Significant differences were observed between FI of the control and treated groups (P<0.01) (Table 4). Juniper berry supplementation to diets significantly increased FI. From the 4th week to the end of treatment, all treated groups had higher FI than control group. Feed intake was increased with increasing supplementation levels. At the end of the experiment, the highest FI was observed in 2% group and the lowest intake was seen in control group. It may be concluded herein that juniper berry supplementation to diets improved the flavor of feed and consequently increased FI. Such findings agree with the results of Lewis et al. (2003) and Sogut et al. (2012).

With regard to FCR, significant differences were observed between control and treated groups (P<0.01). The feed conversion ratio of treated groups generally increased with increasing supplementation levels. From the 4th week on, juniper berry supplementation beyond a certain level had negative effects on FCR. During the sixth and seventh weeks, while supplementation levels until 1% did not affect FCR, the levels beyond that had negative effects. It was concluded, at the end of experiments, that control and 0.5% groups had the best and 2% group had the worst FCR.

No significant differences were observed between viabilities of the control and treated groups. It may be concluded herein that juniper berry supplementation to quail diets did not have any negative impacts on viability of quails.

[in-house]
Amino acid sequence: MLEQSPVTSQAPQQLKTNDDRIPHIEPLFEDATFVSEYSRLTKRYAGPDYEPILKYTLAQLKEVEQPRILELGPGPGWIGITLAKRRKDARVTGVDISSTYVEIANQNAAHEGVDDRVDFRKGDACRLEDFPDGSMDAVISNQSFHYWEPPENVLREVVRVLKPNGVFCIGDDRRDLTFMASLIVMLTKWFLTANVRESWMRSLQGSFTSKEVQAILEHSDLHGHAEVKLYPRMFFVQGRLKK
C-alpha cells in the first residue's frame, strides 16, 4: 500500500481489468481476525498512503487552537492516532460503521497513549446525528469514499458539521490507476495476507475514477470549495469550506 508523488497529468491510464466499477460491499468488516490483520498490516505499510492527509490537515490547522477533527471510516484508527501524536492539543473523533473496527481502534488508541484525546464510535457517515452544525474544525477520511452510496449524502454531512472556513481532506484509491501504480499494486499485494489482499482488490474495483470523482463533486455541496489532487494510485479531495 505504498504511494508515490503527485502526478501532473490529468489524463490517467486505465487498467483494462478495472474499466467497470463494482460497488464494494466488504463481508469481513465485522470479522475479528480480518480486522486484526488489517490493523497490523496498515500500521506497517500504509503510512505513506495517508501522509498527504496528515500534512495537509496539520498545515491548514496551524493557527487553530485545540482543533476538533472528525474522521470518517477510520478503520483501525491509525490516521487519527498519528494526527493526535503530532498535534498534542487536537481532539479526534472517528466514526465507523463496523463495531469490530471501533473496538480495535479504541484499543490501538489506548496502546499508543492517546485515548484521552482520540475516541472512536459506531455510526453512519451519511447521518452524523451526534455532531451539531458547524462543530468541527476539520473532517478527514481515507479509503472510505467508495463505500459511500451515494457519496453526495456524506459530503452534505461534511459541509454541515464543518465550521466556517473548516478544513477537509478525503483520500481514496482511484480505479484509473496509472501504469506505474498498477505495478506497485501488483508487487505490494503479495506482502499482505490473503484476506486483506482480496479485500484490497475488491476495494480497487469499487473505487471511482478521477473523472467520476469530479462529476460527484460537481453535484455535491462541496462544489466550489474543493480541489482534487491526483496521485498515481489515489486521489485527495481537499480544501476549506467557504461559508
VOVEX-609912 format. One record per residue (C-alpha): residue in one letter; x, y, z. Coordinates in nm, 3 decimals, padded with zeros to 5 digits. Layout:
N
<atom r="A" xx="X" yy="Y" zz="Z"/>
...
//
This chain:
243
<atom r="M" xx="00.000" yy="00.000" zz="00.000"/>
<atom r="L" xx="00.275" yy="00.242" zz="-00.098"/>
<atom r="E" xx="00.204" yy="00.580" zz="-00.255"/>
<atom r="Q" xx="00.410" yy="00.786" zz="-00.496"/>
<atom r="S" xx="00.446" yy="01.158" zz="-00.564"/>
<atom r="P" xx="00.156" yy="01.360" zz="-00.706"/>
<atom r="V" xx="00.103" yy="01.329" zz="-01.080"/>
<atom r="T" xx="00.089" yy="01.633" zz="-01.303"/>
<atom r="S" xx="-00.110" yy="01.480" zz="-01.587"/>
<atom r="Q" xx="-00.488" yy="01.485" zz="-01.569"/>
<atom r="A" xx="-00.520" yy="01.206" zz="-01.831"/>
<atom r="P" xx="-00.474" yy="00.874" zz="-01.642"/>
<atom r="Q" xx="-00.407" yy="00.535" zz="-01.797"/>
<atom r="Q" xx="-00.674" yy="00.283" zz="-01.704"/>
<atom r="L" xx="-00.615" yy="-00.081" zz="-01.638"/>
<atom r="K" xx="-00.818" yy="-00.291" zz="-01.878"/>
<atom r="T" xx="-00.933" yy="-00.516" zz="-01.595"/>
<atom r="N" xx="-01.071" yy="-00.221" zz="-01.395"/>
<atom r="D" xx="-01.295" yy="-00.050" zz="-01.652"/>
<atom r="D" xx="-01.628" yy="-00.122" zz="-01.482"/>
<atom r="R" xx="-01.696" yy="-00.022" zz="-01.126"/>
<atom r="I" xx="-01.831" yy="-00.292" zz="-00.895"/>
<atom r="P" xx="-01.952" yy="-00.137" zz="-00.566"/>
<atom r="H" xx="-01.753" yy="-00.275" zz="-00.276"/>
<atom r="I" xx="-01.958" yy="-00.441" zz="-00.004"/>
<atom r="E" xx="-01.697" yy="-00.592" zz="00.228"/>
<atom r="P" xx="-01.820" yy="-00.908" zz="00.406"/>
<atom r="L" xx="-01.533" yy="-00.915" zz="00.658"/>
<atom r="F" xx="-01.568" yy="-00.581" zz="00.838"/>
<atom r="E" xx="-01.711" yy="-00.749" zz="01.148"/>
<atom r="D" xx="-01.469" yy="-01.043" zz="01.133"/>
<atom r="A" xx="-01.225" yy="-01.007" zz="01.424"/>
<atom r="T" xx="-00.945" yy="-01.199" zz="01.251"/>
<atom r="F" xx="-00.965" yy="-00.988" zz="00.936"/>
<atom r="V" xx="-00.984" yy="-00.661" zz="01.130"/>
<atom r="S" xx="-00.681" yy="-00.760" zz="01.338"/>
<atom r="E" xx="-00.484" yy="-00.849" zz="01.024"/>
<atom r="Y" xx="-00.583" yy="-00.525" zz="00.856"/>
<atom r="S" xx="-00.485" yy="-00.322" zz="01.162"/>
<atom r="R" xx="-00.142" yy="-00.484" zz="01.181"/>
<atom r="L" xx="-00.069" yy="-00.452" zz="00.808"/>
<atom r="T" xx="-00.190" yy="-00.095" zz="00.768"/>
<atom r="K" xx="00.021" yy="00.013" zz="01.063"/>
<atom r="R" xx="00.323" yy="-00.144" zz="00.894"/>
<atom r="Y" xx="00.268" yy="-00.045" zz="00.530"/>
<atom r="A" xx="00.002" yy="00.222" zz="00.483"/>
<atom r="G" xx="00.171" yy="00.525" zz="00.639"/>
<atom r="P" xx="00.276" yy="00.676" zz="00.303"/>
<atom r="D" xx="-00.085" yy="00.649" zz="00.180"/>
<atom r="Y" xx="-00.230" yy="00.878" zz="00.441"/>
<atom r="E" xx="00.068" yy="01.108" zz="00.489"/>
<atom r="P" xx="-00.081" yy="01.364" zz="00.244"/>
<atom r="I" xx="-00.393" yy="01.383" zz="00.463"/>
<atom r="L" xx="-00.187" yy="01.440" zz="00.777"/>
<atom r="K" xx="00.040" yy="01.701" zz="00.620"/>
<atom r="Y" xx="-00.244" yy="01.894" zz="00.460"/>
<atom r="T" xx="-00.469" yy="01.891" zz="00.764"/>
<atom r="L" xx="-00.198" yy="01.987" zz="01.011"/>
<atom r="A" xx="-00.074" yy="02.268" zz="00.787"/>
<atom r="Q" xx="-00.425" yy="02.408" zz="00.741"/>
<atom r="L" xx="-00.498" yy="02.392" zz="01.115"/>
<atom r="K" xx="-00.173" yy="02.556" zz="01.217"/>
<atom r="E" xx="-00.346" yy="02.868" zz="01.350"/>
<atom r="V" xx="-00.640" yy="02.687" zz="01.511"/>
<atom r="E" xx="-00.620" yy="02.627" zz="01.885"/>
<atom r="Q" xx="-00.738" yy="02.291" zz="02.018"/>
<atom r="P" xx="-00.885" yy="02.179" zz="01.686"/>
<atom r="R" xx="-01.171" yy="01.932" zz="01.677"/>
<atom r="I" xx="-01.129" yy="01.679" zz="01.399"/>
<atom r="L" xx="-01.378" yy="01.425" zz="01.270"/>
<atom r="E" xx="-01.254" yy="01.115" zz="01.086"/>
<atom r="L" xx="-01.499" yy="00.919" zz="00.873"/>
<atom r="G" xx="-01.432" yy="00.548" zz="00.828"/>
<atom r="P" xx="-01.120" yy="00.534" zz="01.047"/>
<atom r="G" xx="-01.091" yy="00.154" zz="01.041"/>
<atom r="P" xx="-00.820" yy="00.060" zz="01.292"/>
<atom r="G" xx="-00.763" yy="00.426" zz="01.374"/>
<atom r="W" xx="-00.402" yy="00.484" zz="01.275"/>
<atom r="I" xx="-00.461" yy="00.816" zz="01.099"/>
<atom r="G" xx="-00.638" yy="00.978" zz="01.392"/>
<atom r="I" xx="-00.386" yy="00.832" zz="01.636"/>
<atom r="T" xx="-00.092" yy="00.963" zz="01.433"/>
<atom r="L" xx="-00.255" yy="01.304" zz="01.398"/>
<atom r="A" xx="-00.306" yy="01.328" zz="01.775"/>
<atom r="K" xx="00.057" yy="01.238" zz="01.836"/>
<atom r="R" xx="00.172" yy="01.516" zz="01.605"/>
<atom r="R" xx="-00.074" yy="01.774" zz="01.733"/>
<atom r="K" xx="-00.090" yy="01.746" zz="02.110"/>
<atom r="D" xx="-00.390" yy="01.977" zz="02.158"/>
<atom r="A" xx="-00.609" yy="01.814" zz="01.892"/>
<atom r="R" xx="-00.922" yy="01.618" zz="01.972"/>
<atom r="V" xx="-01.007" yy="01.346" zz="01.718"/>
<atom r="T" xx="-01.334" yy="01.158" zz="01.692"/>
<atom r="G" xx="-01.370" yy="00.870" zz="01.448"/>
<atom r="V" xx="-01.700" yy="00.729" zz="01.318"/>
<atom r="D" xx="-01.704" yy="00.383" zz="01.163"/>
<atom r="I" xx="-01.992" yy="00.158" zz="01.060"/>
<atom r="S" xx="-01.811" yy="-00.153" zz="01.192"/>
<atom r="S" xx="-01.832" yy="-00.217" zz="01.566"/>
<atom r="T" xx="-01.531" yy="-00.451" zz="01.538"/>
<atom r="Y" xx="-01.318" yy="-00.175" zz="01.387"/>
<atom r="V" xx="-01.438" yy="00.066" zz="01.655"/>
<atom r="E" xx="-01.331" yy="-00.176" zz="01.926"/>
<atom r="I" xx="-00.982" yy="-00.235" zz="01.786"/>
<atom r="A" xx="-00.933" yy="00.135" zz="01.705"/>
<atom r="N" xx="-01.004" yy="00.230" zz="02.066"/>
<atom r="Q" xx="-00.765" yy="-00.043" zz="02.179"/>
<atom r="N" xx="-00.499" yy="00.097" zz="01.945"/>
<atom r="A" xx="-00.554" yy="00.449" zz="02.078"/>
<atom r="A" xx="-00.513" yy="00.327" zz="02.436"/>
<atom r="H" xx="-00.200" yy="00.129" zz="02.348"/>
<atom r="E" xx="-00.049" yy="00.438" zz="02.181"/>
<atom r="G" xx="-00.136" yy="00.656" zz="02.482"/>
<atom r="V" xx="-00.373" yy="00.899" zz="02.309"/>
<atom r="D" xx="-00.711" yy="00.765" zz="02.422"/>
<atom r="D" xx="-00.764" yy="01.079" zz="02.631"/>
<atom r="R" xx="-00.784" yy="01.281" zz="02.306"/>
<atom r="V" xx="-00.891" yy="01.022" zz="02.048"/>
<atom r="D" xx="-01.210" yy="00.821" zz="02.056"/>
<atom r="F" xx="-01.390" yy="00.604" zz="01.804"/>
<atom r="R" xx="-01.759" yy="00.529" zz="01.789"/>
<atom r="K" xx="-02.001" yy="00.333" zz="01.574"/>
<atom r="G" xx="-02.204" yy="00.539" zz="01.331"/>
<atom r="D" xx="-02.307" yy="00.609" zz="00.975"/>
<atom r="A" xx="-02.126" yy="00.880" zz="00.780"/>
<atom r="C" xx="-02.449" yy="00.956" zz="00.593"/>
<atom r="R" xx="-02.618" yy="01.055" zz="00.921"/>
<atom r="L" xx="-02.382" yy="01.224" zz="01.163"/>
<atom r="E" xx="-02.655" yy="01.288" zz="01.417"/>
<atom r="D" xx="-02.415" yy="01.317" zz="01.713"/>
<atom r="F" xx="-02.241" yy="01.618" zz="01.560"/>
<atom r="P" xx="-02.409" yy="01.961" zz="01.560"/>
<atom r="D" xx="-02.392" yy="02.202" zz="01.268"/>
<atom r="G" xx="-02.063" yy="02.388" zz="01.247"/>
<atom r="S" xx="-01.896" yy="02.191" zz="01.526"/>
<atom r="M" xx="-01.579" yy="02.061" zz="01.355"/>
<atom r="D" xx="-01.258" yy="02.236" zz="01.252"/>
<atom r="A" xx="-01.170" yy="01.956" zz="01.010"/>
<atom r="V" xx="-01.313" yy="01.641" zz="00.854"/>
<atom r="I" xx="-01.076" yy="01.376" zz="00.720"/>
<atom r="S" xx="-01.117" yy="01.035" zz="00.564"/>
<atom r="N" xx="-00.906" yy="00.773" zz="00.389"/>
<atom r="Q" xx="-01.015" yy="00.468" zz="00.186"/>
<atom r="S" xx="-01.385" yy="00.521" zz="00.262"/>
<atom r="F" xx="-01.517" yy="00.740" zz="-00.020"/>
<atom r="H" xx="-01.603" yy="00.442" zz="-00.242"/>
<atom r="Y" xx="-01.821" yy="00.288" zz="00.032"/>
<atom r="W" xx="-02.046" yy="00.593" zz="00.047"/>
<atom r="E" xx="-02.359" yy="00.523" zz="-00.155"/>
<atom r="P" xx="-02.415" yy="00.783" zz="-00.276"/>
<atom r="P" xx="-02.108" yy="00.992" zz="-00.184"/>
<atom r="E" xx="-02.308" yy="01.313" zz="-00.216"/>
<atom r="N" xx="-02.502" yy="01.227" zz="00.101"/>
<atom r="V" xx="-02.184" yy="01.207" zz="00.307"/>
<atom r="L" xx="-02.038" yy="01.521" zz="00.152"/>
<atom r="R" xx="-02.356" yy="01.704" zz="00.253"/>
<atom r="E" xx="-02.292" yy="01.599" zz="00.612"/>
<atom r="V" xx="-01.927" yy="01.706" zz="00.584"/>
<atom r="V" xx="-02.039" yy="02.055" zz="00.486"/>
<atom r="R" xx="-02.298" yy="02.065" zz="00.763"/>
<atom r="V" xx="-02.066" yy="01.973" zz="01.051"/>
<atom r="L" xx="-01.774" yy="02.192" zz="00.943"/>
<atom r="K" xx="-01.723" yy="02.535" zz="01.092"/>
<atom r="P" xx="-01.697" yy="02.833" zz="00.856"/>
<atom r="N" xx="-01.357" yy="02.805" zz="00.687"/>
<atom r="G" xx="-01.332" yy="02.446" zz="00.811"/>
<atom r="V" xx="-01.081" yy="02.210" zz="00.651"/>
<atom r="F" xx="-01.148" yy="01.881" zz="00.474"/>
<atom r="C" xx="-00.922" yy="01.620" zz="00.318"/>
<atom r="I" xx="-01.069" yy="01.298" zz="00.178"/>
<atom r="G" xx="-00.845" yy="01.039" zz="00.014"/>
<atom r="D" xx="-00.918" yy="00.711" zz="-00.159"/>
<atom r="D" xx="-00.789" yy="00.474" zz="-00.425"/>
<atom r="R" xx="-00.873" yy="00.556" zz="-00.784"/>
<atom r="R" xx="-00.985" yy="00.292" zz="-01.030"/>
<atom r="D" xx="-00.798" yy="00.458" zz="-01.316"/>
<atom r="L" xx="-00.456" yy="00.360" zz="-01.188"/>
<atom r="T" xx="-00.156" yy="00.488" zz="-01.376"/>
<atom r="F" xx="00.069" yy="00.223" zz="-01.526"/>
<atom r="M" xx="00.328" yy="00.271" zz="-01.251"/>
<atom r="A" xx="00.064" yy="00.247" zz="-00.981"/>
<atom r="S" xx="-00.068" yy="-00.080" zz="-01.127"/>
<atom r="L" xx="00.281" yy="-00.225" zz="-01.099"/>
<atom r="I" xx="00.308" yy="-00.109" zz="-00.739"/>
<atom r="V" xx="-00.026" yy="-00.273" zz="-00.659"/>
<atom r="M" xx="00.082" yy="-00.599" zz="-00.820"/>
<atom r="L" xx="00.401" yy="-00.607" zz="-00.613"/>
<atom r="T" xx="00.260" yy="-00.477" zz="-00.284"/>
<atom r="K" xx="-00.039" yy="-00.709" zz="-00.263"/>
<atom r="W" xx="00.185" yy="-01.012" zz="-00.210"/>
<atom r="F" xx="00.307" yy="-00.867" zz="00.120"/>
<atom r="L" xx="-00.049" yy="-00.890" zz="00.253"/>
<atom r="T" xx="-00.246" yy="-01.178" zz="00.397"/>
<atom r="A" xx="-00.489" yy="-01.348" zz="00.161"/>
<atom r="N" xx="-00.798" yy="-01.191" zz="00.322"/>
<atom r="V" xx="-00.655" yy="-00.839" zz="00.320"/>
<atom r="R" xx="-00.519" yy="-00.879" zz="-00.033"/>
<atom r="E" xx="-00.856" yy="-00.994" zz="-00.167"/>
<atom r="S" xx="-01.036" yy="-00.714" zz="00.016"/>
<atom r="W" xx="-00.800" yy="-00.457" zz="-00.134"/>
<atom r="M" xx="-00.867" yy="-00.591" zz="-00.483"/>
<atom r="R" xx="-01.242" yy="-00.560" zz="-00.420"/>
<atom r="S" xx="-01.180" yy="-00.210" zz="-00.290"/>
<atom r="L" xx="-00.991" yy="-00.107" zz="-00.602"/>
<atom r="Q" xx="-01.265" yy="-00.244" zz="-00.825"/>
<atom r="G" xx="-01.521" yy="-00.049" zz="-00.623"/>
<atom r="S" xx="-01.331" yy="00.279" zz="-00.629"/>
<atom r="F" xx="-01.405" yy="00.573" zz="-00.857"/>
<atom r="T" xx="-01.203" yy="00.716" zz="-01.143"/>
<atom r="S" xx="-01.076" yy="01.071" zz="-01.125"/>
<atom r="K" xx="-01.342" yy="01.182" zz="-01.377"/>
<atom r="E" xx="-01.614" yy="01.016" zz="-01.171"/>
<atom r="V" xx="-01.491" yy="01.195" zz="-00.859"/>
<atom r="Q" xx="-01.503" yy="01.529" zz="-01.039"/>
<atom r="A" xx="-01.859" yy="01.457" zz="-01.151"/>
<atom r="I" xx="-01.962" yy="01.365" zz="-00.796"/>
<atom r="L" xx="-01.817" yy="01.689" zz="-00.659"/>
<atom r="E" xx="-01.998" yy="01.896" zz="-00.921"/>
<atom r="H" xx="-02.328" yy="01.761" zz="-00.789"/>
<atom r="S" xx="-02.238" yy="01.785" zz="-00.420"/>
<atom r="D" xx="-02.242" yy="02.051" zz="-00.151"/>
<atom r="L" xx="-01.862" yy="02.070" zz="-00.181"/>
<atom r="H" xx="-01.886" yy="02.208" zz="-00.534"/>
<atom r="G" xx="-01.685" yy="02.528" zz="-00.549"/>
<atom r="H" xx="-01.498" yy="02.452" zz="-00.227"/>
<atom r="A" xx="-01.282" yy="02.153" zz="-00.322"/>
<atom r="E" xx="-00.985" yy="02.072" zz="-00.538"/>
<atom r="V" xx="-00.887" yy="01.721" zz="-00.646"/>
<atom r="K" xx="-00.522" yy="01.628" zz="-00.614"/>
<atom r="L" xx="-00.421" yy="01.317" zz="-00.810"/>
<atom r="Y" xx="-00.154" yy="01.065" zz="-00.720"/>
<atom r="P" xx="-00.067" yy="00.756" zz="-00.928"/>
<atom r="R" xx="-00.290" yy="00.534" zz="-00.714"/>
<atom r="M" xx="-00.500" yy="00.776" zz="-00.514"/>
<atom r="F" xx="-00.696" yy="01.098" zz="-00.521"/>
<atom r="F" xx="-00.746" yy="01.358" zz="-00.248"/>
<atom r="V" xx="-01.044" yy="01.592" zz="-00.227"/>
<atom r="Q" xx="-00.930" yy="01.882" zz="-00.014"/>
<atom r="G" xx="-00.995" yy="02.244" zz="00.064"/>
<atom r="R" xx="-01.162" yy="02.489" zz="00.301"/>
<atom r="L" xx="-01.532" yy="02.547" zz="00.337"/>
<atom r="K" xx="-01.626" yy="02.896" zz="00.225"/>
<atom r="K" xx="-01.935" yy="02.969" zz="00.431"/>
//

Juniper berry supplementation had significant effects on carcass traits. Differences in carcass weights of quails slaughtered at the end of the seventh week were found as significant (P<0.01). While treated groups had higher carcass weight than control group, the highest value was obtained from 2% group. It may be stated herein that juniper berry supplementation had positive impacts on carcass weights. Similarly to carcass weights, the differences between carcass yields of the treated groups were significant (P<0.01) and the highest values were observed in 0.5 and 2% groups. Carcass yields of control, 1, and 1.5% groups were similar. Significant differences were also observed between the groups with regard to breast weight (P<0.01), breast ratio, drumstick weight, and drumstick ratios (P<0.05), (Table 5). While these traits were similar in control and 0.5% groups, significantly increased values were observed in 1, 1.5, and 2% groups (except for drumstick ratio). The highest drumstick ratio was obtained from 1% group.

Conclusions

Low juniper berry supplementation levels (0.5 and 1%) have positive impacts on performance and yields (live weight, feed intake, and some carcass traits). Therefore, juniper berry can be used at 0.5 and 1% levels in quail diets.

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Received: November 19, 2015; Accepted: March 07, 2016

Corresponding author: hakaninci2565@hotmail.com